Now that the European Commission seems to have cast second thoughts about the Dexia bail-out and the link with the state guarantee granted to Arco shareholders (source: De Tijd, 20 March 2014), it may be worth recalling what the Arco shares really are and how they were sold to the large public.
As we have written in our report publicized on 14 March 2013 the Arcopar shares doubtless constitute risk capital. Due to the particular statutory features of the Arco companies and the shares they issued, the Arco shares were even more risky than plain vanilla listed shares.
In addition, Arco’s management turned the company from a conservative real cooperative bank into a speculative, leveraged financial holding company. Issuing shares with a promise to reimburse capital at principal value and subsequently investing the proceeds into one single listed banking company was a recipe for disaster. Deminor warned Arco’s management about this risk already in 2001 when Arco sold all of its banking and insurance assets against shares of Dexia.
However, Arco’s shares were sold to the large public as carrying no or very little risk. The shares’ return was simply compared with the return of a savings account and that was it. Prospective investors received almost no information about the true nature and risk profile of the investment. Even after the banking crisis started Arco’s cooperative shareholders received comforting messages. All this is documented.
Why was Dexia so eager to sell Arco’s shares? The answer is easy to find.
By placing the Arco shares Dexia could gain a competitive advantage by offering a tax friendly “savings” product that other banks were not able to offer. And by selling Arco’s shares Dexia Bank was helping its core shareholder to raise capital that it needed so much itself.
In return for all this, Dexia accepted to pay part of its yearly profits to the organization of trade unions that effectively controls Arco.
Arco and the trade unions that control it grossly abused Arco’s status as a chartered cooperative company in order to attract capital from poorly informed investors at cheap conditions and to subsequently invest the monies raised into a highly leveraged bank. The investors never received an adequate return for the true risks they were running.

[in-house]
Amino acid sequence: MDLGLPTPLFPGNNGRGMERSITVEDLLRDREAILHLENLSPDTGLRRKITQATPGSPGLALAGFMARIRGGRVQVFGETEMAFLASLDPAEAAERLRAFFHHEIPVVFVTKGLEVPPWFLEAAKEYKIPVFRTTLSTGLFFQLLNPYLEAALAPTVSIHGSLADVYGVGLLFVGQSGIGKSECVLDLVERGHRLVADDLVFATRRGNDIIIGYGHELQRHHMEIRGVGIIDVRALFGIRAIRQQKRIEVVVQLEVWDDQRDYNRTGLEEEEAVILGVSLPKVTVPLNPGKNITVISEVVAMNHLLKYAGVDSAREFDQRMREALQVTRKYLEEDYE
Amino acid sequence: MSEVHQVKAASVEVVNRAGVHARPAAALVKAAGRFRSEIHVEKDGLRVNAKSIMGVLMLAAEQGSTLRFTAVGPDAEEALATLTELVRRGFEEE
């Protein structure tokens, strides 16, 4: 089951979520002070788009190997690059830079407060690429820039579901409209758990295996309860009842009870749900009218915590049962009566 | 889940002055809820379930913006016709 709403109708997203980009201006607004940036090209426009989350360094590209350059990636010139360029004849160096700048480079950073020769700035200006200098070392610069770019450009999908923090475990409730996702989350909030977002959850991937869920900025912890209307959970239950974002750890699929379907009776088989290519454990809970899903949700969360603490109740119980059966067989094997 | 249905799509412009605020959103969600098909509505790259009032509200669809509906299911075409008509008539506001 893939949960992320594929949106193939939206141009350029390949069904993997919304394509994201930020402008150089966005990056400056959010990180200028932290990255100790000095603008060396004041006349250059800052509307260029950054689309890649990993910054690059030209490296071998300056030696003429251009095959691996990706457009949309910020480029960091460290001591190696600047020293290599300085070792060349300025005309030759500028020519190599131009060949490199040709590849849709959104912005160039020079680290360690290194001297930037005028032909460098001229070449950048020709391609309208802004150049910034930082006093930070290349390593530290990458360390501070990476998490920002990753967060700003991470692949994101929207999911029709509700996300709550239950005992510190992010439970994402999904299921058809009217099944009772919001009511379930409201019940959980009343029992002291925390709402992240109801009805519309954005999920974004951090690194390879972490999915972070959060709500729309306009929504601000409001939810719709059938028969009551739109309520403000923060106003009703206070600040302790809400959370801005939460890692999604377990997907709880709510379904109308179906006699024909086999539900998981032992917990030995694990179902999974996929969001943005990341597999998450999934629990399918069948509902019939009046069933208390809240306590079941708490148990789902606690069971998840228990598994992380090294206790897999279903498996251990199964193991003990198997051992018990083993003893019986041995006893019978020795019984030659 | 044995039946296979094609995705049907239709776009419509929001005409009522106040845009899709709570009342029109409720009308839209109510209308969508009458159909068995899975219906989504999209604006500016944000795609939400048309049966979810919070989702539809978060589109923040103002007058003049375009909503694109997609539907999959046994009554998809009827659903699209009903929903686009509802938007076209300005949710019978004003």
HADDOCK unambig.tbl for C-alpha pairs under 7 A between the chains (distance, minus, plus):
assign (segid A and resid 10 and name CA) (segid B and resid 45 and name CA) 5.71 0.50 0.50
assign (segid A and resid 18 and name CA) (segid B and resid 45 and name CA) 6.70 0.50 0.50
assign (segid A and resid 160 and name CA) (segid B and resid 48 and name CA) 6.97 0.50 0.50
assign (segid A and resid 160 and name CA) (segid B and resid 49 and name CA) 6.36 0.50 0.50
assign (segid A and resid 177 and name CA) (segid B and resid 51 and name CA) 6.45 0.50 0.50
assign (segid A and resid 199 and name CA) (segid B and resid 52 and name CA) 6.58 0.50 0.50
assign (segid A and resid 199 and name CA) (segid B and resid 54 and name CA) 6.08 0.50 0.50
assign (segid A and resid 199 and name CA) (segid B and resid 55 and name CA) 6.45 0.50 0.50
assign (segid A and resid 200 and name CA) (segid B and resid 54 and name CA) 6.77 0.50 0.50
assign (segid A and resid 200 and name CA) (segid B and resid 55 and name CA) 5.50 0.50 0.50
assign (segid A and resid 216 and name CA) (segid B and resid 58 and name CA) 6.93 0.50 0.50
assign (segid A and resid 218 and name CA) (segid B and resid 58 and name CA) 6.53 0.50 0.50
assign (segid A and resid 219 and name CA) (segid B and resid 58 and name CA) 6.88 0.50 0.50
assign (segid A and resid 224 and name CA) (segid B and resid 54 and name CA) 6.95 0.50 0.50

This apparent risk-free carry trade was about to explode one day.
Now that the consequences are known, the question is asked whether Arco’s shareholders deserve to be bailed out.
However, this is not the right question. Yes, Arco shareholders invested in risky assets. We leave it to economists and politicians to debate whether investors in risky assets need to be bailed out. During the financial crisis some were, many were not. However, the truth of the matter is that the Arco shares were missold on a scale never seen before in Belgium’s financial history.
To our knowledge no single institution has ever attempted to sell a share in a non-listed holding company, whose assets are mainly concentrated in one listed bank, which makes use of leverage and option techniques, offering a promise to reimburse shareholders at principal value, as a low-risk investment. No single company placing risk capital with 800,000 individuals has ever been allowed to offer basically no written information about the investment offered.
In most modern economies investors are protected against corporate wrongdoing and the dissemination of false or misleading financial information. Investor protection is a cornerstone of the proper functioning of our capital markets. Risky investors should not be bailed out for fear of creating moral hazard. However, if we want to avoid creating a jungle style capitalism in which investors in the end will no longer want to invest their hardly won savings, companies and managers who do not play by the rules should not be left off the hook.
Belgium’s track record in investor protection is not so glorious and it cannot suffer yet another setback.The fact that the biggest seller of Arco shares, Belfius Bank (formerly Dexia Bank), is a state owned company should not alter this conclusion. Arco’s cooperative shareholders have a legal issue with their bank, and our legal system provides mechanisms to deal with such issues. All other arguments — political, emotional or philosophical — about who should bear the bill are interesting to read, but the law should be our only useful guide when it comes to resolving such complex issues.
Various banking institutions in Europe, from Lloyds TSB to Bankia, have resolved or are in the process of resolving their issues with hundreds of thousands of customers to whom they sold financial products without properly informing them. In many of these institutions, the national state is acting as a core shareholder. Yet nobody has asserted that compensation paid to these customers should be qualified as illegal state aid.
Belfius may not have the financial means today to deal with full compensation requests by Arco investors. But it had enough money to pay EUR 113.5 million to repurchase the profit shares granted to an organization of trade unions. And this came after it had already paid EUR 120 million on these profit shares between 2000 and 2008. The validity of the issuance of these profit shares can be questioned at least.
If we do not want to risk eroding the confidence of 800,000 savers in our banking and financial system, the way to go is to clean up the terrible Dexia and Arco mess while setting aside any political considerations. And it also requires taking very tough measures against the persons and institutions - whatever their political background or belonging - who allowed the mess to happen in the first place. Investors will not understand anything less.
Written on March 24, 2014 by
Executive Board member & CEO, responsible for day-to-day management of Deminor.
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